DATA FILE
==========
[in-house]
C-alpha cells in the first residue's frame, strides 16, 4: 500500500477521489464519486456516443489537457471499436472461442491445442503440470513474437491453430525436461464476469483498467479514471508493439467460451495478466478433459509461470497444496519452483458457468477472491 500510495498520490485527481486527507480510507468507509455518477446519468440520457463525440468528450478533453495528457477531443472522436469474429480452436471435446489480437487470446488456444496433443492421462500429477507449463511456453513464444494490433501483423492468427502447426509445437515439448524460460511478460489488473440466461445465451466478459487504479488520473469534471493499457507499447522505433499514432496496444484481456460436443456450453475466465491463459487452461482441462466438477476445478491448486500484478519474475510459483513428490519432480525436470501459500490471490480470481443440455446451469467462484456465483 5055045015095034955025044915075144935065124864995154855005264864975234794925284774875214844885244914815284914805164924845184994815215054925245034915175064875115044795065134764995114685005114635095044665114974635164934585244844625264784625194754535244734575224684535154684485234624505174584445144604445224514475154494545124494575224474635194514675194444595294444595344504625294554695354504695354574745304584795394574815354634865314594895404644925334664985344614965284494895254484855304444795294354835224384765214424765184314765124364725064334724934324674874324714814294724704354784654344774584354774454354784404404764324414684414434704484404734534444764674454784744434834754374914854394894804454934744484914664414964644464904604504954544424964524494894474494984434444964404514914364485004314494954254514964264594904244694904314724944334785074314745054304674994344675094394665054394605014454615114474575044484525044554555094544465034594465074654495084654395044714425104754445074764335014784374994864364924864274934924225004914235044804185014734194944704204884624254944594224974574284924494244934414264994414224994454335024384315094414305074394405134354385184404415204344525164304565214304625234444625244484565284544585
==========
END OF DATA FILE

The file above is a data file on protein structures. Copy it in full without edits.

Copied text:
[in-house]
C-alpha cells in the first residue's frame, strides 16, 4: 500500500477521489464519486456516443489537457471499436472461442491445442503440470513474437491453430525436461464476469483498467479514471508493439467460451495478466478433459509461470497444496519452483458457468477472491 500510495498520490485527481486527507480510507468507509455518477446519468440520457463525440468528450478533453495528457477531443472522436469474429480452436471435446489480437487470446488456444496433443492421462500429477507449463511456453513464444494490433501483423492468427502447426509445437515439448524460460511478460489488473440466461445465451466478459487504479488520473469534471493499457507499447522505433499514432496496444484481456460436443456450453475466465491463459487452461482441462466438477476445478491448486500484478519474475510459483513428490519432480525436470501459500490471490480470481443440455446451469467462484456465483 5055045015095034955025044915075144935065124864995154855005264864975234794925284774875214844885244914815284914805164924845184994815215054925245034915175064875115044795065134764995114685005114635095044665114974635164934585244844625264784625194754535244734575224684535154684485234624505174584445144604445224514475154494545124494575224474635194514675194444595294444595344504625294554695354504695354574745304584795394574815354634865314594895404644925334664985344614965284494895254484855304444795294354835224384765214424765184314765124364725064334724934324674874324714814294724704354784654344774584354774454354784404404764324414684414434704484404734534444764674454784744434834754374914854394894804454934744484914664414964644464904604504954544424964524494894474494984434444964404514914364485004314494954254514964264594904244694904314724944334785074314745054304674994344675094394665054394605014454615114474575044484525044554555094544465034594465074654495084654395044714425104754445074764335014784374994864364924864274934924225004914235044804185014734194944704204884624254944594224974574284924494244934414264994414224994454335024384315094414305074394405134354385184404415204344525164304565214304625234444625244484565284544585